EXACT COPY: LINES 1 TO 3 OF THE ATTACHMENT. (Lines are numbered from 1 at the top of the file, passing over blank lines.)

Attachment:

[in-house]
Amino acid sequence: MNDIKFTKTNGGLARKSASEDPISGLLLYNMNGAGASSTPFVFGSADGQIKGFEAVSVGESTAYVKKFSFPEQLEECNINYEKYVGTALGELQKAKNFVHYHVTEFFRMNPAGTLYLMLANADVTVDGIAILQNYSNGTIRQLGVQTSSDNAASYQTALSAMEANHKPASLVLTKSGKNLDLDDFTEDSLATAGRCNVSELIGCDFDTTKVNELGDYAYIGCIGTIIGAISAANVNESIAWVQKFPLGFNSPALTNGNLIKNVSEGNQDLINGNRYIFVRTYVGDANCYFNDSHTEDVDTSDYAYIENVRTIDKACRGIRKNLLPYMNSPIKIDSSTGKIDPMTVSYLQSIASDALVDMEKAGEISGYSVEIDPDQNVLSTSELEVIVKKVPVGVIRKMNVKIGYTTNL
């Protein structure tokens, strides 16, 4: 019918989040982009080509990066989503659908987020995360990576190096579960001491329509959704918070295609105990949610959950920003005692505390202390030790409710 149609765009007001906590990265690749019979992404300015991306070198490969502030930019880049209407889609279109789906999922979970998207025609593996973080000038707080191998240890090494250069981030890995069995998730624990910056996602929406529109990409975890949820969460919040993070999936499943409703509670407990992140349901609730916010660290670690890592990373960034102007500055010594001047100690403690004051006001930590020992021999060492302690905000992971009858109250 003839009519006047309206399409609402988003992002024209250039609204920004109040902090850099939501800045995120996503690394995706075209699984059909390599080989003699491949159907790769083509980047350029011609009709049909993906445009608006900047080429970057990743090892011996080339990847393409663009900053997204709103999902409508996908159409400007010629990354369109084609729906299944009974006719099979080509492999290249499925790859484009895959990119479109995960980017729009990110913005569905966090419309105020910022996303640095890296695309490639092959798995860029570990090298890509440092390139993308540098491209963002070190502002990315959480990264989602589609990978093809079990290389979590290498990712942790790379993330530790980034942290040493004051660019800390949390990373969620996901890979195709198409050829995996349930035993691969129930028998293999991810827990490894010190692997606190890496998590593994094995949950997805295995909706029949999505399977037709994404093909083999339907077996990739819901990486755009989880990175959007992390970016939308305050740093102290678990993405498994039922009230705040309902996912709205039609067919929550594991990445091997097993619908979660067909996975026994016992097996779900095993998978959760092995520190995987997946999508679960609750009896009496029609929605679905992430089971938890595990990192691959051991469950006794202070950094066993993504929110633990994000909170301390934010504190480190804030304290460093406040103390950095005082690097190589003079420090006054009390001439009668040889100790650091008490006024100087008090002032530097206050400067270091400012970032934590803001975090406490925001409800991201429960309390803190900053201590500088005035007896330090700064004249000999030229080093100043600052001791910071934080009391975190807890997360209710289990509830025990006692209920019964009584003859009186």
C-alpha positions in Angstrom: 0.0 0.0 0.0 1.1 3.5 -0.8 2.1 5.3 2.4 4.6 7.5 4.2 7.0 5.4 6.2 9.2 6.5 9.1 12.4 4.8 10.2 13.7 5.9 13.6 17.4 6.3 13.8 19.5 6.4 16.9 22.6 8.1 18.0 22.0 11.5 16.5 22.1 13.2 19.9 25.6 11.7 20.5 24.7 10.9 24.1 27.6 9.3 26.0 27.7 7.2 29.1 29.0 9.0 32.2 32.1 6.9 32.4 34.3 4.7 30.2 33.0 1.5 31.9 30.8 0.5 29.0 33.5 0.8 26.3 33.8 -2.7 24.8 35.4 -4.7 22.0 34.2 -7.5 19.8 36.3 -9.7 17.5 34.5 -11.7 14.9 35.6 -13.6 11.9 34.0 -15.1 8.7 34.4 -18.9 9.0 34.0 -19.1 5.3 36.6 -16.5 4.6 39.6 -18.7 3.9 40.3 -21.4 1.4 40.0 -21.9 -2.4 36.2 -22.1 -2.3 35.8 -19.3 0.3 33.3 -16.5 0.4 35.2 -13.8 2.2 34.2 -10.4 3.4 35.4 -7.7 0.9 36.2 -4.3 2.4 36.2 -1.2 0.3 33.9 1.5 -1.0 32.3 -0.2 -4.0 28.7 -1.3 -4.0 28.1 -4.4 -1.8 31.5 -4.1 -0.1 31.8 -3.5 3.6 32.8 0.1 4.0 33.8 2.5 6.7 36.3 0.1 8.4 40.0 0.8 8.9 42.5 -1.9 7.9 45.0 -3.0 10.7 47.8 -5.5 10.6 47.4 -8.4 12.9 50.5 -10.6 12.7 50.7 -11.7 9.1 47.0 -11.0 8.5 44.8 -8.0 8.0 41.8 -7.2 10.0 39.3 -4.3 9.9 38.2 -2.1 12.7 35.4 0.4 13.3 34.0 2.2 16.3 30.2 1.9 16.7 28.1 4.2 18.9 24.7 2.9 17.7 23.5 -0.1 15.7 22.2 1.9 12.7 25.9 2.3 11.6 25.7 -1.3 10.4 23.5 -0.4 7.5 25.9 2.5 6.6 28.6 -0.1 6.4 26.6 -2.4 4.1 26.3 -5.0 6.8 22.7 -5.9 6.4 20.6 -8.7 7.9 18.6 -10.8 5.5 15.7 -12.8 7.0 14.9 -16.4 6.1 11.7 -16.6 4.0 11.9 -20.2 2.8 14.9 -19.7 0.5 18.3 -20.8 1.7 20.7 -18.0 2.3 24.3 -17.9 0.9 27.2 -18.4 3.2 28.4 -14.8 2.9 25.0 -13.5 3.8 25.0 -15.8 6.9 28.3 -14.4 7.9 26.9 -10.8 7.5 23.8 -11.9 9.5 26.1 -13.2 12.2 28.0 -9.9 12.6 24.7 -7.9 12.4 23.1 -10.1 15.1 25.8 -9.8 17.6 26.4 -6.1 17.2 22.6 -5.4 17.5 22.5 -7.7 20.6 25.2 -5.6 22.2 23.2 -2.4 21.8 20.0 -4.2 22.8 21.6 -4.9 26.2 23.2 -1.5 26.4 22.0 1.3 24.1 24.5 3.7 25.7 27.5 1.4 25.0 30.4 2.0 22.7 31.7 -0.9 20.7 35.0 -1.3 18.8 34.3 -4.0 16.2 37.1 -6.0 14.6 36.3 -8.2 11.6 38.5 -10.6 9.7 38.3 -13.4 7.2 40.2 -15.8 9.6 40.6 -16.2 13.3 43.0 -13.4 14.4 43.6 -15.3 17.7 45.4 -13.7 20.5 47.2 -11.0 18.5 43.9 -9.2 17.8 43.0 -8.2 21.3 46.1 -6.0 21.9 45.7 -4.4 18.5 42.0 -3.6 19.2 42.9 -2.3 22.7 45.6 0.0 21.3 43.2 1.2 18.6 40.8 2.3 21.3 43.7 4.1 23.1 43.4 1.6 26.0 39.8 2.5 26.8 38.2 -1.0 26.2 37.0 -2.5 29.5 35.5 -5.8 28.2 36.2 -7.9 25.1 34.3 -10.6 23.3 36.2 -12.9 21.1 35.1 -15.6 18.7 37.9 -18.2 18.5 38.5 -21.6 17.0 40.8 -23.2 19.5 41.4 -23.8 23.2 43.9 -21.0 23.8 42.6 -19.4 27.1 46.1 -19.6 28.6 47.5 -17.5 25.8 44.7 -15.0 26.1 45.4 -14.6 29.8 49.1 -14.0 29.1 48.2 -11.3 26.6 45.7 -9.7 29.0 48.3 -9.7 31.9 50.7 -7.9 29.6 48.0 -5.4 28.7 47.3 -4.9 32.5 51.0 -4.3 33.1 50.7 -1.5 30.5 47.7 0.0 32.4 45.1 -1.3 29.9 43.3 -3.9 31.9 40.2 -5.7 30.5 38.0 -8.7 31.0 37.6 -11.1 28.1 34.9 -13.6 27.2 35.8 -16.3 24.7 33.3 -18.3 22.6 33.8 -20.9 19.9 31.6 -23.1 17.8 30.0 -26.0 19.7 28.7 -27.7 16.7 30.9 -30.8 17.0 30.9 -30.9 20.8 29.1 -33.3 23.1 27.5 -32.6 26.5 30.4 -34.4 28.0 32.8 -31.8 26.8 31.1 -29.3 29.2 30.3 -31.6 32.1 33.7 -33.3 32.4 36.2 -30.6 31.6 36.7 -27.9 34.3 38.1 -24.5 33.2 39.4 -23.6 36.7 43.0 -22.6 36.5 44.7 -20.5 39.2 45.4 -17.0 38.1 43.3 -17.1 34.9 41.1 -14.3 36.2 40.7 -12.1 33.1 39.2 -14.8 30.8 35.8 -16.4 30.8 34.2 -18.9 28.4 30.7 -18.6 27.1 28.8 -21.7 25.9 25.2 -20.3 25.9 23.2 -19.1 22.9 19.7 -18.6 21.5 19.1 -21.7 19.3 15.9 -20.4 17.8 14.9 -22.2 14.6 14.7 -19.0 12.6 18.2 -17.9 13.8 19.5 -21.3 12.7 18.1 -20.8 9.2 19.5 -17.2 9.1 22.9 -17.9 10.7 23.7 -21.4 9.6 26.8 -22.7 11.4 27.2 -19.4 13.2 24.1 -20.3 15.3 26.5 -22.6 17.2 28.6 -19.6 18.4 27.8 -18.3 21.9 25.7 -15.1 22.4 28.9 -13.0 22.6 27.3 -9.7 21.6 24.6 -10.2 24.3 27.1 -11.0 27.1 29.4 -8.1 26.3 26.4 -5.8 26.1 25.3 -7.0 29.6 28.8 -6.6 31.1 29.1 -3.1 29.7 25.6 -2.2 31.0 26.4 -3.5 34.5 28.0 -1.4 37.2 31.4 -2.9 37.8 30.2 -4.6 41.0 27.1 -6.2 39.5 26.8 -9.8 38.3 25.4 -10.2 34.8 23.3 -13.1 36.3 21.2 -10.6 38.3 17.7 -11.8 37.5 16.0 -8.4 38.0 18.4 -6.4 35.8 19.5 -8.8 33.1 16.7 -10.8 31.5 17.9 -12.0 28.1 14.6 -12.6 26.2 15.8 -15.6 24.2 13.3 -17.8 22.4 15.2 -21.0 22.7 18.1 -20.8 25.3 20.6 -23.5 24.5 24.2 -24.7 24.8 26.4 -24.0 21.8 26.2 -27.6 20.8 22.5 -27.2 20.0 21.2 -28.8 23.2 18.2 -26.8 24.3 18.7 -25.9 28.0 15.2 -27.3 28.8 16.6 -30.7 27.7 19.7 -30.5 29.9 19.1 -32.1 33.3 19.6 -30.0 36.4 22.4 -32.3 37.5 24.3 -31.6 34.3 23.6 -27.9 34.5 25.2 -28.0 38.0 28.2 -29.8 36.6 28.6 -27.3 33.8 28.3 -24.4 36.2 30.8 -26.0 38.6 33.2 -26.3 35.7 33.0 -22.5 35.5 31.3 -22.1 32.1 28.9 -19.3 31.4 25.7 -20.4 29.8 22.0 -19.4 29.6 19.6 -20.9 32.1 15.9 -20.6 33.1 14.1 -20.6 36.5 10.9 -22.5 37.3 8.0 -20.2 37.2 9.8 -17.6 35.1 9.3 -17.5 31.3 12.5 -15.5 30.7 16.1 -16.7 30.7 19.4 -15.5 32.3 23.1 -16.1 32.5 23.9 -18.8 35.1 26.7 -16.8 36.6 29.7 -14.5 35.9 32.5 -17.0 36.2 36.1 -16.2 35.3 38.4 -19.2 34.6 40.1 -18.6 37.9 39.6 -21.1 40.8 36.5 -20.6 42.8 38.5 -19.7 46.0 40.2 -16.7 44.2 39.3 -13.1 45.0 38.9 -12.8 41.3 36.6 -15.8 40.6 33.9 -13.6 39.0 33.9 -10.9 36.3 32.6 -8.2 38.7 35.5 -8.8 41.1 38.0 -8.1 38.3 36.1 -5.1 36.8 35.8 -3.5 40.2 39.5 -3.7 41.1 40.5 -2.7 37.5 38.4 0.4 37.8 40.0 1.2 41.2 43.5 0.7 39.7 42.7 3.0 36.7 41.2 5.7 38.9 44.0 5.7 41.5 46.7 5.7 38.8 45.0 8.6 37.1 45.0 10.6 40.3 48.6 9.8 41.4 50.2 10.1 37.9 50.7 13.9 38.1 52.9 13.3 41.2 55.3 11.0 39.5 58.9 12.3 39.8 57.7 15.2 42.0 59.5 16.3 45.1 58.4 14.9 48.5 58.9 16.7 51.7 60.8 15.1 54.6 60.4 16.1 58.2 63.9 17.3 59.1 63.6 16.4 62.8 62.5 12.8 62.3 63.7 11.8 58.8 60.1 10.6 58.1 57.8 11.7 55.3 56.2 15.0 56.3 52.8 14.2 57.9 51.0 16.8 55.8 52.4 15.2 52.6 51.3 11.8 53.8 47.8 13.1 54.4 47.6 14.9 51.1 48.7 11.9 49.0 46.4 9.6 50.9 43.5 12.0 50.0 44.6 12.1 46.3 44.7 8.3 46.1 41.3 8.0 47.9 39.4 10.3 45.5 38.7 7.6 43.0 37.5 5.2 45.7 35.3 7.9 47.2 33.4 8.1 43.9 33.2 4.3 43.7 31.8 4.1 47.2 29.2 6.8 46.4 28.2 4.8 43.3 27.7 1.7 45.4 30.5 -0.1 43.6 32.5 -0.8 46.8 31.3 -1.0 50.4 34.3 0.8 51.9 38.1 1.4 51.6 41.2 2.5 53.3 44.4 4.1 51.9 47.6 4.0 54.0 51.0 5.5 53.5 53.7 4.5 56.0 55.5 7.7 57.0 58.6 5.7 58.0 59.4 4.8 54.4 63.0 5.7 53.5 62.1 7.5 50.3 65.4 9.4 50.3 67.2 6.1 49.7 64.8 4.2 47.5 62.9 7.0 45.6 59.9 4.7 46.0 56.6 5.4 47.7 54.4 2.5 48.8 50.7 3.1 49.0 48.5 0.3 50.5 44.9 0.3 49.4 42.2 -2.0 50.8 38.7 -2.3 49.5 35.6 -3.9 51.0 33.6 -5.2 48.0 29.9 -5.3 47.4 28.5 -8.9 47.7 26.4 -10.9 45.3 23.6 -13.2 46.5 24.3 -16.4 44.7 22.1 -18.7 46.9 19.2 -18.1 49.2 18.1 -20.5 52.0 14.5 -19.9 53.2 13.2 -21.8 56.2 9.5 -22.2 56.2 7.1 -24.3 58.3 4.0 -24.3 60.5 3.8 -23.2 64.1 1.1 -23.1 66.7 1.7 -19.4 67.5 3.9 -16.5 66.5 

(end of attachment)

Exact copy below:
[in-house]
Amino acid sequence: MNDIKFTKTNGGLARKSASEDPISGLLLYNMNGAGASSTPFVFGSADGQIKGFEAVSVGESTAYVKKFSFPEQLEECNINYEKYVGTALGELQKAKNFVHYHVTEFFRMNPAGTLYLMLANADVTVDGIAILQNYSNGTIRQLGVQTSSDNAASYQTALSAMEANHKPASLVLTKSGKNLDLDDFTEDSLATAGRCNVSELIGCDFDTTKVNELGDYAYIGCIGTIIGAISAANVNESIAWVQKFPLGFNSPALTNGNLIKNVSEGNQDLINGNRYIFVRTYVGDANCYFNDSHTEDVDTSDYAYIENVRTIDKACRGIRKNLLPYMNSPIKIDSSTGKIDPMTVSYLQSIASDALVDMEKAGEISGYSVEIDPDQNVLSTSELEVIVKKVPVGVIRKMNVKIGYTTNL
């Protein structure tokens, strides 16, 4: 019918989040982009080509990066989503659908987020995360990576190096579960001491329509959704918070295609105990949610959950920003005692505390202390030790409710 149609765009007001906590990265690749019979992404300015991306070198490969502030930019880049209407889609279109789906999922979970998207025609593996973080000038707080191998240890090494250069981030890995069995998730624990910056996602929406529109990409975890949820969460919040993070999936499943409703509670407990992140349901609730916010660290670690890592990373960034102007500055010594001047100690403690004051006001930590020992021999060492302690905000992971009858109250 003839009519006047309206399409609402988003992002024209250039609204920004109040902090850099939501800045995120996503690394995706075209699984059909390599080989003699491949159907790769083509980047350029011609009709049909993906445009608006900047080429970057990743090892011996080339990847393409663009900053997204709103999902409508996908159409400007010629990354369109084609729906299944009974006719099979080509492999290249499925790859484009895959990119479109995960980017729009990110913005569905966090419309105020910022996303640095890296695309490639092959798995860029570990090298890509440092390139993308540098491209963002070190502002990315959480990264989602589609990978093809079990290389979590290498990712942790790379993330530790980034942290040493004051660019800390949390990373969620996901890979195709198409050829995996349930035993691969129930028998293999991810827990490894010190692997606190890496998590593994094995949950997805295995909706029949999505399977037709994404093909083999339907077996990739819901990486755009989880990175959007992390970016939308305050740093102290678990993405498994039922009230705040309902996912709205039609067919929550594991990445091997097993619908979660067909996975026994016992097996779900095993998978959760092995520190995987997946999508679960609750009896009496029609929605679905992430089971938890595990990192691959051991469950006794202070950094066993993504929110633990994000909170301390934010504190480190804030304290460093406040103390950095005082690097190589003079420090006054009390001439009668040889100790650091008490006024100087008090002032530097206050400067270091400012970032934590803001975090406490925001409800991201429960309390803190900053201590500088005035007896330090700064004249000999030229080093100043600052001791910071934080009391975190807890997360209710289990509830025990006692209920019964009584003859009186």